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This is question is inspired by the question: In what areas does F# make "absolute no sense in using"?

In theory, it should be possible to use any .NET supported language in a single project. Since every thing should be compiled into IL code, then linked into a single assembly.

Some benefits would include the ability to use say F# for one class, where F# is more suited to implement it's function, and C# for another.

Is there some technical limitation I'm overlooking that prevents this sort of setup?

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up vote 12 down vote accepted

A project is restricted to a single language because, under the hood, a project is not much more than an MSBuild script which calls one of the command-line compilers to produce an assembly from the various source code files "contained" in the project folder. There is a different compiler for each language (CSC.exe is for example the one for C#), and what each project has to do to turn its "contained" source code into an assembly differs with each language.

To allow multiple languages to be compiled into a single assembly, the project would basically have to produce an assembly for each language, then IL-Merge them. This is costly, requires complex automation and project file code generation, and in most circumstances it's a pretty fringe need, so the VS team simply didn't build it in.

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I think producing assembly for each language and IL-merging them is not really the problem. The problem is that you'd need to deal with circular references between the two parts of the project. This essentially means that you cannot easily compile any of the two parts (which came first, an egg or a chicken?) – Tomas Petricek Mar 25 '11 at 15:11
@Tomas - Very good point. – KeithS Mar 25 '11 at 15:13
@Tomas - That could be solved by enforcing the ordering of files, like F# does. – Robert Jeppesen Mar 25 '11 at 15:22
@Robert: Yes, it could be. But what would be the advantages of having that instead of simply having separate libraries? (And then ILmeging them in a post-build task) – Tomas Petricek Mar 25 '11 at 15:50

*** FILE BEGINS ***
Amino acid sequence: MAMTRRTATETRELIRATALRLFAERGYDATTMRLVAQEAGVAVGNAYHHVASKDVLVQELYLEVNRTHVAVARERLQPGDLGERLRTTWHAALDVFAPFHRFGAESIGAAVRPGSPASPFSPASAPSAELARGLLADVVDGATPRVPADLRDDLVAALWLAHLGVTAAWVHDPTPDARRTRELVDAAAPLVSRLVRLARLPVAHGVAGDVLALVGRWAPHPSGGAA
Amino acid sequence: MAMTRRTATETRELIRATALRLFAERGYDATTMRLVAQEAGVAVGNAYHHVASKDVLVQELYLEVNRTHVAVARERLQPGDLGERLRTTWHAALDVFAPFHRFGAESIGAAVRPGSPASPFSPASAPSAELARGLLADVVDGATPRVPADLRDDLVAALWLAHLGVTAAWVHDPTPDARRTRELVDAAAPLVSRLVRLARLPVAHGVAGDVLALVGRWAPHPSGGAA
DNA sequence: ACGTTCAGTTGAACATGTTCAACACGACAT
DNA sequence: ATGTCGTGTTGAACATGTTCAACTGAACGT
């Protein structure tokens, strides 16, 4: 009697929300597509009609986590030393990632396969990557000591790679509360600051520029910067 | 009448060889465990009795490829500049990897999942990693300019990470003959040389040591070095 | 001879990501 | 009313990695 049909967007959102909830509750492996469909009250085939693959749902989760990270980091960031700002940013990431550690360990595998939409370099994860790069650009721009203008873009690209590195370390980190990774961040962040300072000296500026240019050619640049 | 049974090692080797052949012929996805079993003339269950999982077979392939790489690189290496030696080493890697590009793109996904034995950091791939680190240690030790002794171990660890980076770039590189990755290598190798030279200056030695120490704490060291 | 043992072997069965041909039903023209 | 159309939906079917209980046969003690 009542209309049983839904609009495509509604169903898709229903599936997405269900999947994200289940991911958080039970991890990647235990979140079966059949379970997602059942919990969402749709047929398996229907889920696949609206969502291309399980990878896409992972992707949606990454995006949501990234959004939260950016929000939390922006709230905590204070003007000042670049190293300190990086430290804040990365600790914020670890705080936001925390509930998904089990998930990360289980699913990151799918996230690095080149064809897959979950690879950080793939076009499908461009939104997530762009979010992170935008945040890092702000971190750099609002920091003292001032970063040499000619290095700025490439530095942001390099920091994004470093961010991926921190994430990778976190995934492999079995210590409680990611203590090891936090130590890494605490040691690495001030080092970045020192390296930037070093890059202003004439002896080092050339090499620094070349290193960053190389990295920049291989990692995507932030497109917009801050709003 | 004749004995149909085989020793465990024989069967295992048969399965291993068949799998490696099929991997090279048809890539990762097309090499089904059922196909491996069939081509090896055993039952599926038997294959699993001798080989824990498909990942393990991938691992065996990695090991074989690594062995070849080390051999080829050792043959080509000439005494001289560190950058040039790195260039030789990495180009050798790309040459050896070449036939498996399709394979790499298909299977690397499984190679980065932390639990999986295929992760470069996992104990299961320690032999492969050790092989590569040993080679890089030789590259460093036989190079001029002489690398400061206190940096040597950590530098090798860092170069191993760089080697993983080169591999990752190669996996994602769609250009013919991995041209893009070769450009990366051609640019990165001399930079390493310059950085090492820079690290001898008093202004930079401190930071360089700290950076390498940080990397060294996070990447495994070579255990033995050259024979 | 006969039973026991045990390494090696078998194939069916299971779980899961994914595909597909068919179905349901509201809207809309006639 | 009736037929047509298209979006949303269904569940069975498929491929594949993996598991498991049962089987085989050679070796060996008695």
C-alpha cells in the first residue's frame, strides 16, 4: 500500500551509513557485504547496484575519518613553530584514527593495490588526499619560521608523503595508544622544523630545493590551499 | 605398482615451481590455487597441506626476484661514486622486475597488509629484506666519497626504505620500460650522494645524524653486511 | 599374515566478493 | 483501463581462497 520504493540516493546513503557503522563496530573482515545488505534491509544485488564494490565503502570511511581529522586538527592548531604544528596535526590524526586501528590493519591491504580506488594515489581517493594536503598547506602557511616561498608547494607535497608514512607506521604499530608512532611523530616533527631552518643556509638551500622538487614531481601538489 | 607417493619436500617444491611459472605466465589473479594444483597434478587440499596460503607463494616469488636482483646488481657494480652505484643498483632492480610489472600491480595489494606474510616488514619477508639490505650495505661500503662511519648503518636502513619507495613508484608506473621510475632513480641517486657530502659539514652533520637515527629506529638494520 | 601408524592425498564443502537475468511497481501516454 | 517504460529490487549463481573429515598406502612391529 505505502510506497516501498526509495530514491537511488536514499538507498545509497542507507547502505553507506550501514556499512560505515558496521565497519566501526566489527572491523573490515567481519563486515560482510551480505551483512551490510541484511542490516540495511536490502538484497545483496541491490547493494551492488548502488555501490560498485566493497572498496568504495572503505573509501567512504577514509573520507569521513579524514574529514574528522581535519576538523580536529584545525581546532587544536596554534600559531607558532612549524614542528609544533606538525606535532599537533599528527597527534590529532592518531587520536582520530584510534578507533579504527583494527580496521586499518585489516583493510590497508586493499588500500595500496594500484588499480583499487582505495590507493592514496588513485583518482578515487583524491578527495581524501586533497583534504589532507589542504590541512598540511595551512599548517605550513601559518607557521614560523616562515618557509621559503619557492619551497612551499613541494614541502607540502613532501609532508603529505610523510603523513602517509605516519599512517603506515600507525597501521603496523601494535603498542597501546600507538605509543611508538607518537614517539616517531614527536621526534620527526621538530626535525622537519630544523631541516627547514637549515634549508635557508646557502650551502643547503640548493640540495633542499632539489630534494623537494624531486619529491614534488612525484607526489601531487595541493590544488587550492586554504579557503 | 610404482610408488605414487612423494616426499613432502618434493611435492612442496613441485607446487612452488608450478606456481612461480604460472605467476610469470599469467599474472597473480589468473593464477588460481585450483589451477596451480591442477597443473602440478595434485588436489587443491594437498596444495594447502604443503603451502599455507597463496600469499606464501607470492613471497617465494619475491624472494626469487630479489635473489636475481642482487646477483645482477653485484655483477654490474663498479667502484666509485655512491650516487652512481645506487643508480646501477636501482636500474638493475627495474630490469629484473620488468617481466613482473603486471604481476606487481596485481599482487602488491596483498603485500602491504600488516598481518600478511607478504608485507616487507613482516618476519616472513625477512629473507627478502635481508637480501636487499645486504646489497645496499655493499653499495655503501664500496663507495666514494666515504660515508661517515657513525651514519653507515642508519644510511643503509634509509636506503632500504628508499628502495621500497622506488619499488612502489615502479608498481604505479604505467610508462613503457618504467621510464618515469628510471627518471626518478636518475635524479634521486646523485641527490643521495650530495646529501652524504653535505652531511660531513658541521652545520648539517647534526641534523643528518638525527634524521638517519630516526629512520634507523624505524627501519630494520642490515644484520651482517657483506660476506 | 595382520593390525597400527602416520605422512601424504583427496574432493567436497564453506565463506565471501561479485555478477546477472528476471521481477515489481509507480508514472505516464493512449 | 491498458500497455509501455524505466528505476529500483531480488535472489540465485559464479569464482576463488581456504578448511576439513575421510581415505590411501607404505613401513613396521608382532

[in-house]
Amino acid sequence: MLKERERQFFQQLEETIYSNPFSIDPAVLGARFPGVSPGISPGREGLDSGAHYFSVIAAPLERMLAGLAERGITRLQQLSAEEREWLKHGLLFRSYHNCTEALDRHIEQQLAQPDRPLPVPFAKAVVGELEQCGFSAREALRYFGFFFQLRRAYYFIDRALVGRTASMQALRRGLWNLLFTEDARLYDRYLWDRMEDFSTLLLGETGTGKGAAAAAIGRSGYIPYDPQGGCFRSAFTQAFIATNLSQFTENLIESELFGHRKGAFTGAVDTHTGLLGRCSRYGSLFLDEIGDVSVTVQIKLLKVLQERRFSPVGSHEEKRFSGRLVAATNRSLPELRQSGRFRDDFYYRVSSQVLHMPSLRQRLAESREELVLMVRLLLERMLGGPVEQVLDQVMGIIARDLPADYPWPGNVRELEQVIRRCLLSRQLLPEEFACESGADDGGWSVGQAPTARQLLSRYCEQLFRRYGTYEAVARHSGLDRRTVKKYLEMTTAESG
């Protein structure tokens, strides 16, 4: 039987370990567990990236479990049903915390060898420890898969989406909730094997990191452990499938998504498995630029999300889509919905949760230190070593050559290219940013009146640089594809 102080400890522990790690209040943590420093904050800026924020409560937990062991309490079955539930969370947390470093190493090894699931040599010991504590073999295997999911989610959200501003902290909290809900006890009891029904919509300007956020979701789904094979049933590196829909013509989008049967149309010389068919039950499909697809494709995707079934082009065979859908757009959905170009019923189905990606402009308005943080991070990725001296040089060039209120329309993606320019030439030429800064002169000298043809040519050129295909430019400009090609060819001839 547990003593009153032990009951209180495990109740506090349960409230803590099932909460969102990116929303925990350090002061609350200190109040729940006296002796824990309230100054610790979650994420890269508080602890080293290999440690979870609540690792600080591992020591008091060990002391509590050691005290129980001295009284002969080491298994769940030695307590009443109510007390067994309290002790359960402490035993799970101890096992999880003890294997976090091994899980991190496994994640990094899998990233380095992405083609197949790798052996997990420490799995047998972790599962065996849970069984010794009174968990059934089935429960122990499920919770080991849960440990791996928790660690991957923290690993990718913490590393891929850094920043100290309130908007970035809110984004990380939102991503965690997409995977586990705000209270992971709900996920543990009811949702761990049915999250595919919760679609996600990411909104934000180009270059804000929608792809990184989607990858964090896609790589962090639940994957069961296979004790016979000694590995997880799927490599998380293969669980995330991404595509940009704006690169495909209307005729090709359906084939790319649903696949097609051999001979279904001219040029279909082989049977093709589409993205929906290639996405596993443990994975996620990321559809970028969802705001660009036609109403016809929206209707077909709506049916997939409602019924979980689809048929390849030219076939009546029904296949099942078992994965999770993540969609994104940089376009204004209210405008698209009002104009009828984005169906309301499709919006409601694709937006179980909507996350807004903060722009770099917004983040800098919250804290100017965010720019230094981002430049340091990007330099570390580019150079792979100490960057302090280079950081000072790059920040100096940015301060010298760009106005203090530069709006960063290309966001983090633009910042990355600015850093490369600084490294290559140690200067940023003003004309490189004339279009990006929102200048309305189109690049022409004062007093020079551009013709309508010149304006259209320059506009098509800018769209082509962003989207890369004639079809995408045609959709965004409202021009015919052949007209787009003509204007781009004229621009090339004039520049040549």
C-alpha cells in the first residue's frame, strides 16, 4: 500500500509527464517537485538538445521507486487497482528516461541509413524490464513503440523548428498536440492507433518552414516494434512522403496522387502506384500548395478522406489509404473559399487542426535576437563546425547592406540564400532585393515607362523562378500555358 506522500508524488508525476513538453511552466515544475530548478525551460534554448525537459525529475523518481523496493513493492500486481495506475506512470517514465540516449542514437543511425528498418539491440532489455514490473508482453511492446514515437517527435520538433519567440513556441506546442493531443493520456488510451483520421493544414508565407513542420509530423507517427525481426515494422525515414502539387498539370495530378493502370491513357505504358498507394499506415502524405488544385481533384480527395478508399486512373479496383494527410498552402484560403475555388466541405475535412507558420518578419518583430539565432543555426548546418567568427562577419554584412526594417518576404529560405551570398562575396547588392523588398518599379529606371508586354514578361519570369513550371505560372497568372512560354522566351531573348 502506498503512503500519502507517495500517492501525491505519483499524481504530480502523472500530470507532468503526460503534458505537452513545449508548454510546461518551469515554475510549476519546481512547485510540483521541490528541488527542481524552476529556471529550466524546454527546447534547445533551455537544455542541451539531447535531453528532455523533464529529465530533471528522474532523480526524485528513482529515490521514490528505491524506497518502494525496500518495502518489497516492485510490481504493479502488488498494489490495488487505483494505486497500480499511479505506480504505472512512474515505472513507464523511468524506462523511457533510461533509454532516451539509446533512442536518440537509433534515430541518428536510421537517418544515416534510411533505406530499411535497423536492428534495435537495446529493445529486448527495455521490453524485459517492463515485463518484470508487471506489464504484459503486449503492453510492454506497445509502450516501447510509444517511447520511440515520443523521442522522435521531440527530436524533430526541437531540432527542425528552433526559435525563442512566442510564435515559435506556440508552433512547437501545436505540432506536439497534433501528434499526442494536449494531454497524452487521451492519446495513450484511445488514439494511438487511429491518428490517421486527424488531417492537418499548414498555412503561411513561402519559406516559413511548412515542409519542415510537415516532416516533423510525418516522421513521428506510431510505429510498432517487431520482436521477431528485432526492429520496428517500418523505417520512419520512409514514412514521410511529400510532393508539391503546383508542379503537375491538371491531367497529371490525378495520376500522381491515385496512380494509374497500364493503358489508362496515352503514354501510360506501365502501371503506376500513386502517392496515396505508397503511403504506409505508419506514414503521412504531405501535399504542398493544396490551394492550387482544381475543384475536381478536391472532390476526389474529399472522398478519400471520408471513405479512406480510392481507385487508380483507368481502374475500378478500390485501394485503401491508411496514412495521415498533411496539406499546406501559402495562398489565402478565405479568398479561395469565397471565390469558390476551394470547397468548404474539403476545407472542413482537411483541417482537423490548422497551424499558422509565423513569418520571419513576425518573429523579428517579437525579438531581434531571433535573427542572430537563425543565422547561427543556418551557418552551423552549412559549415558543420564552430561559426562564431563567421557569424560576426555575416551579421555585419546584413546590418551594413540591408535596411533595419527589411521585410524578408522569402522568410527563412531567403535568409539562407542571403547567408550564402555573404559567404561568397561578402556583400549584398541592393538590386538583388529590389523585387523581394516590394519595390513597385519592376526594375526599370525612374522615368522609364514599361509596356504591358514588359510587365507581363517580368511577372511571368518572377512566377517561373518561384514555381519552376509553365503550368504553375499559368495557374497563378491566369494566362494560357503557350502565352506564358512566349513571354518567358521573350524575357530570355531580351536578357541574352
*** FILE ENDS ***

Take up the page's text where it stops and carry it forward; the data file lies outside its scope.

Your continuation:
@Tomas - I realize this is never going to happen, of course, but it would lower the barrier of entry for people wanting to dip their toes in F#. :) For old projects I would love to be able to just have a couple of F# files in there without having to refactor the entire code base to suit this requirement. – Robert Jeppesen Mar 25 '11 at 16:06

While projects are restricted to a single language, a solution is not... and solutions can contain multiple projects.

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BUT using only the IDE it's impossible (I think) to have a single .EXE from multiple projects. – xanatos Mar 25 '11 at 14:56
One of the projects would be the EXE, and another would be a DLL that sits alongside and is called by the EXE. – KeithS Mar 25 '11 at 14:59
Or one project can produce a .netmodule and the other project can consume that .netmodule into its assembly resulting in a single .exe. – ildjarn Mar 25 '11 at 15:44

As others mentioned, a project is a stand-alone unit that is compiled by a single compiler.

I hear the question about including e.g. one F# type in a larger C# project quite often, so I'll add some details from the F# specific point of view. There are quite a few technical problems that would make it really difficult to mix F# and C# in one project:

  • C# compiler sees all classes, while F# type declarations are order-dependent. I'm not sure how would you even specify what types should the F# code see at which point.
  • F# compiler needs to know how declarations are used in order to infer types. Would it also get usage information from the C# compiler?
  • The two compilers use different representation of types. When compiling, there are no System.Type information, so how would they share the information? (Both of them would need to agree on some common interface that allows them to include language-specific information - and the information may be also incomplete).

I think this is enough to explain that doing this is not just a feature that may or may not be done depending on the schedule. It is actually an interesting research problem.

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For what it's worth, it's possible to have ASP.NET projects that use C# and VB.NET (or anything else, you define the compilers in web.config), just in different files.

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All code files are processed by a single compiler. That's why a project can only contain a single language.

Mixing languages may not make much sense either, since each language generates it's own IL.

This of course doesn't restrict you form having multiple projects from different langauges in the same solution, since each project is compiled independently

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Consider using ILMerge if you want to maintain a single .exe or .dll built by a number of different compilers.

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Technically, you can mix languages in a single project, if one (or more) of those languages are scripting languages. See How to use Microsoft.Scripting.Hosting? for more details.

I know this isn't what you were talking about, but it's a little fun fact if you weren't aware.

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The project file is nothing but an elevated list of command line parameters to the relevant compiler. A file with the extension of .csproj contains the parameters for a C# compiler, .vbproj for the VB.NET compiler and so on.

You can however create two or more projects in the same solution file, one for each language and then link them together in one exe file using ILMerge.

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